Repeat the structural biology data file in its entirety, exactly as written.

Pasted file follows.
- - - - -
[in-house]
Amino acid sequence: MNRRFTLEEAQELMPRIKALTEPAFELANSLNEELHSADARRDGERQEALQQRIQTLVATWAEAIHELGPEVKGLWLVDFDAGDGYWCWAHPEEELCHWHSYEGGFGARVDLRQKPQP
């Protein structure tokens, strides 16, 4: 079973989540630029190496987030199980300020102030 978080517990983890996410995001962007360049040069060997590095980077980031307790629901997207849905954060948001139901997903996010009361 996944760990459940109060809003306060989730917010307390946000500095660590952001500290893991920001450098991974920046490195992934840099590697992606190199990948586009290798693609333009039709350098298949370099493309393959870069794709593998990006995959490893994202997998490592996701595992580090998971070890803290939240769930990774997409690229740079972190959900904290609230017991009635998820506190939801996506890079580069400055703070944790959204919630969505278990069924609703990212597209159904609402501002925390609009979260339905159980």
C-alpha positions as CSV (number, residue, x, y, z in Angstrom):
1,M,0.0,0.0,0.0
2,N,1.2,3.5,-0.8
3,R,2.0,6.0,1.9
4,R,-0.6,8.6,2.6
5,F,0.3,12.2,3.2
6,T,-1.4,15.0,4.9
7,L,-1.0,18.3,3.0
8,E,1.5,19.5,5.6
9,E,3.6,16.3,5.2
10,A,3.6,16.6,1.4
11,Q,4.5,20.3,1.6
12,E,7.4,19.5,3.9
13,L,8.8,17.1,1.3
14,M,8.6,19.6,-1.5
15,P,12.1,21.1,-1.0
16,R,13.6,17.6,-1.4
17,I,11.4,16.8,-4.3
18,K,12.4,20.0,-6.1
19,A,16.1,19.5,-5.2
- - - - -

[in-house]
Amino acid sequence: MNRRFTLEEAQELMPRIKALTEPAFELANSLNEELHSADARRDGERQEALQQRIQTLVATWAEAIHELGPEVKGLWLVDFDAGDGYWCWAHPEEELCHWHSYEGGFGARVDLRQKPQP
């Protein structure tokens, strides 16, 4: 079973989540630029190496987030199980300020102030 978080517990983890996410995001962007360049040069060997590095980077980031307790629901997207849905954060948001139901997903996010009361 996944760990459940109060809003306060989730917010307390946000500095660590952001500290893991920001450098991974920046490195992934840099590697992606190199990948586009290798693609333009039709350098298949370099493309393959870069794709593998990006995959490893994202997998490592996701595992580090998971070890803290939240769930990774997409690229740079972190959900904290609230017991009635998820506190939801996506890079580069400055703070944790959204919630969505278990069924609703990212597209159904609402501002925390609009979260339905159980």
C-alpha positions as CSV (number, residue, x, y, z in Angstrom):
1,M,0.0,0.0,0.0
2,N,1.2,3.5,-0.8
3,R,2.0,6.0,1.9
4,R,-0.6,8.6,2.6
5,F,0.3,12.2,3.2
6,T,-1.4,15.0,4.9
7,L,-1.0,18.3,3.0
8,E,1.5,19.5,5.6
9,E,3.6,16.3,5.2
10,A,3.6,16.6,1.4
11,Q,4.5,20.3,1.6
12,E,7.4,19.5,3.9
13,L,8.8,17.1,1.3
14,M,8.6,19.6,-1.5
15,P,12.1,21.1,-1.0
16,R,13.6,17.6,-1.4
17,I,11.4,16.8,-4.3
18,K,12.4,20.0,-6.1
19,A,16.1,19.5,-5.2